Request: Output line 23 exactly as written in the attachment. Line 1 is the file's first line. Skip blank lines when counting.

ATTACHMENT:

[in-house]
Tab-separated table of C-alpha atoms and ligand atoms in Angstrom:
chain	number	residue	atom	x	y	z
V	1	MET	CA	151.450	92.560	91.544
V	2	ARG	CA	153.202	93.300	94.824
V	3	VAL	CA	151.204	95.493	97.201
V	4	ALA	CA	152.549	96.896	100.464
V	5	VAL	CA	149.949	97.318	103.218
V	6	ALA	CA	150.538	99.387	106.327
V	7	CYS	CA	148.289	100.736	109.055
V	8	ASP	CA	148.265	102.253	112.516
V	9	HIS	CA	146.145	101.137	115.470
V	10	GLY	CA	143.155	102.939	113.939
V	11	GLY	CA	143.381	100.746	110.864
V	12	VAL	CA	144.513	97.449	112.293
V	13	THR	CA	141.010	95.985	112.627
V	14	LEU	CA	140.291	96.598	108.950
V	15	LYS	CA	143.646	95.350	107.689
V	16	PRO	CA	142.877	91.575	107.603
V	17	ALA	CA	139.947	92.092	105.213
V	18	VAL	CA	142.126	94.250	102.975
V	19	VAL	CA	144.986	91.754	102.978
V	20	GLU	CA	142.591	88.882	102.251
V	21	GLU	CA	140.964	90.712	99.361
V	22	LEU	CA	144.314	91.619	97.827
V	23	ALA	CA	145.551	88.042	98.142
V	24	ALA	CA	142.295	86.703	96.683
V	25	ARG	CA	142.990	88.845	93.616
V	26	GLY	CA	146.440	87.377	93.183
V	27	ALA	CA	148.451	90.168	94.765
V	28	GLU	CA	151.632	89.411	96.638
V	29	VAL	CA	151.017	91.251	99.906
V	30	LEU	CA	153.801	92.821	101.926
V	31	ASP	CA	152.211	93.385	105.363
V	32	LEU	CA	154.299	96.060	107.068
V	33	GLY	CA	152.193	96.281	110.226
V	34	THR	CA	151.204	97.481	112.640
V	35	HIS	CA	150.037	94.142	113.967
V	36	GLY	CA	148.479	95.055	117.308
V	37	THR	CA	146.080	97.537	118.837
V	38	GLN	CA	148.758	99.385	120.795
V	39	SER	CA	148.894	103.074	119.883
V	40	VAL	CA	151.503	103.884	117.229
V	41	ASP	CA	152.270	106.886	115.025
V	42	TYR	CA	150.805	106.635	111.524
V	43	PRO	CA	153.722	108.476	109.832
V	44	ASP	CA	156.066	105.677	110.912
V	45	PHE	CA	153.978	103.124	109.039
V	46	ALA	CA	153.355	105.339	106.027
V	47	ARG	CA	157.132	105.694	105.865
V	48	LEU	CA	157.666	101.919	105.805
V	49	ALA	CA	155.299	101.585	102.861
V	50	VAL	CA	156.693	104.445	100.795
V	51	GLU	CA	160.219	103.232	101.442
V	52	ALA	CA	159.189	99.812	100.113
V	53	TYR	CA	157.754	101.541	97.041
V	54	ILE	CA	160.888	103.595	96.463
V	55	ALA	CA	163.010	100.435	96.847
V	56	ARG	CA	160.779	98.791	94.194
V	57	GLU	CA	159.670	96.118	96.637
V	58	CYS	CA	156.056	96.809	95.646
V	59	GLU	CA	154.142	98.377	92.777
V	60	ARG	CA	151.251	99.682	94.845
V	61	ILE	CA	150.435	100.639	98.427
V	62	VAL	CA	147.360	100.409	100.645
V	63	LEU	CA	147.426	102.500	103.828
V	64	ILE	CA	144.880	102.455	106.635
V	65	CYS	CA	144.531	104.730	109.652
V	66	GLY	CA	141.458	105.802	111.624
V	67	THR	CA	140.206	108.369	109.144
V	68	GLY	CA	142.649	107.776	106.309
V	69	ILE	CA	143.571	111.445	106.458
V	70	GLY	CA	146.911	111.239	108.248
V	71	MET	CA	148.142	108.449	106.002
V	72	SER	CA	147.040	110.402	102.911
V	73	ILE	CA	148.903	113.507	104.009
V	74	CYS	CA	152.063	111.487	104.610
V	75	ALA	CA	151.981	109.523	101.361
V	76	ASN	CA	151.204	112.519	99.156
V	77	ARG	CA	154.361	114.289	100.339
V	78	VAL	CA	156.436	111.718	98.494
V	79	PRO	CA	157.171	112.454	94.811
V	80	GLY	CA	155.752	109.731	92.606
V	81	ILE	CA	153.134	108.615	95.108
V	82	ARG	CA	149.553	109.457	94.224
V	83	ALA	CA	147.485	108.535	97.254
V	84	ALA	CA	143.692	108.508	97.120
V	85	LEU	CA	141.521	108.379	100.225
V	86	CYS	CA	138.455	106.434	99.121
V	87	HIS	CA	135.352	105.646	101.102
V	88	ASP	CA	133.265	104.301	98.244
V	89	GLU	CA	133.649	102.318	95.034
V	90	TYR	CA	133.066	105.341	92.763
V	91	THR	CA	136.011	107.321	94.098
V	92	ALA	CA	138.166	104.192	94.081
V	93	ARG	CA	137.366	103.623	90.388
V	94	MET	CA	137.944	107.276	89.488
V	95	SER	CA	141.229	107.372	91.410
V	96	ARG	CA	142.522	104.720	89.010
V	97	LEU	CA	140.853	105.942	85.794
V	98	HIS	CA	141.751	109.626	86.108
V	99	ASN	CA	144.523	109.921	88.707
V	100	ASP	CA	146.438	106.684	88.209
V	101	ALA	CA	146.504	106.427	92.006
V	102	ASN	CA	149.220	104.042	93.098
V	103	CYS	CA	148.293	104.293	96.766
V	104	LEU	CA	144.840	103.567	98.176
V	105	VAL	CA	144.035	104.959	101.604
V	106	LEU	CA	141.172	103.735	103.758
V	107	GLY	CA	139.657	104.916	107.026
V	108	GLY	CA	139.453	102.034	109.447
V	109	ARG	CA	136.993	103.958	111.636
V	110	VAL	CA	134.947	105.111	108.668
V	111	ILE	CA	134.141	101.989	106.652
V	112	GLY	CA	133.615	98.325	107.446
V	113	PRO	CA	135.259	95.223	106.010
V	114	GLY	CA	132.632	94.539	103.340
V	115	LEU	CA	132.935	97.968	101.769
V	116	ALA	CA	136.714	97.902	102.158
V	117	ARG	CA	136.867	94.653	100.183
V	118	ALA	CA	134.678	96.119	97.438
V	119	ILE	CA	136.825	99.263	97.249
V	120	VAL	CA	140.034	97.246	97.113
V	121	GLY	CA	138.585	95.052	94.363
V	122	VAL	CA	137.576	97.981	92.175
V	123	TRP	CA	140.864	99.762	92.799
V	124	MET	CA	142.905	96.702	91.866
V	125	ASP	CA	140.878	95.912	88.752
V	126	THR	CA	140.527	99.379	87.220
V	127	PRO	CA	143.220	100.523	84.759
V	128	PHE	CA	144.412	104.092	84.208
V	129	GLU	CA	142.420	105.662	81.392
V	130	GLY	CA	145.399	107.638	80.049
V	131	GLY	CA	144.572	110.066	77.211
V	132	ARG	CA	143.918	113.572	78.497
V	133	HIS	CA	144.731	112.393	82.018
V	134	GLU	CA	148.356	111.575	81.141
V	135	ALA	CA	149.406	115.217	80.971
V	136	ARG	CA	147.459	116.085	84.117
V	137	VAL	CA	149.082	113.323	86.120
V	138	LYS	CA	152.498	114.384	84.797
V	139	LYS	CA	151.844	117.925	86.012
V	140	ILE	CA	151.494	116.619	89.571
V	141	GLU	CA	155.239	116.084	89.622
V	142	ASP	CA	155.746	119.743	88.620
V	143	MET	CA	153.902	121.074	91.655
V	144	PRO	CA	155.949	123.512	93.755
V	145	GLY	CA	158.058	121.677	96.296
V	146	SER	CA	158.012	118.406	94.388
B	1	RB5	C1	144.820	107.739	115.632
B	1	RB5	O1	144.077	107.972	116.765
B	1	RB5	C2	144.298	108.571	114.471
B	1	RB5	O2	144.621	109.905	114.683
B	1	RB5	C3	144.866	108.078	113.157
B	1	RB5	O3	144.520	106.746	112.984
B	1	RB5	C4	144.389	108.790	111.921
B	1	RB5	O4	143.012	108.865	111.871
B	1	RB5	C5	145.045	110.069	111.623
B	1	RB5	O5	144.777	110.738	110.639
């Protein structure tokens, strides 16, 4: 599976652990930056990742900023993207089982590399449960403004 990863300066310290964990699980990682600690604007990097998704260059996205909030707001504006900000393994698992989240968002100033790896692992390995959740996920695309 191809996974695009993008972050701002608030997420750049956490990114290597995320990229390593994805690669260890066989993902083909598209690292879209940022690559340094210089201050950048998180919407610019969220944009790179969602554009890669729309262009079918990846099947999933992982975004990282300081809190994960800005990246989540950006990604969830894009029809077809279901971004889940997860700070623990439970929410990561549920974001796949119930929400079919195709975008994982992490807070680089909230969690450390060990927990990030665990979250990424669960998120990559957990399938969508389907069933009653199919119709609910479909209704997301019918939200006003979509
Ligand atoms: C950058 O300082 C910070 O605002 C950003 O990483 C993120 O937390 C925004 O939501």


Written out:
V	20	GLU	CA	142.591	88.882	102.251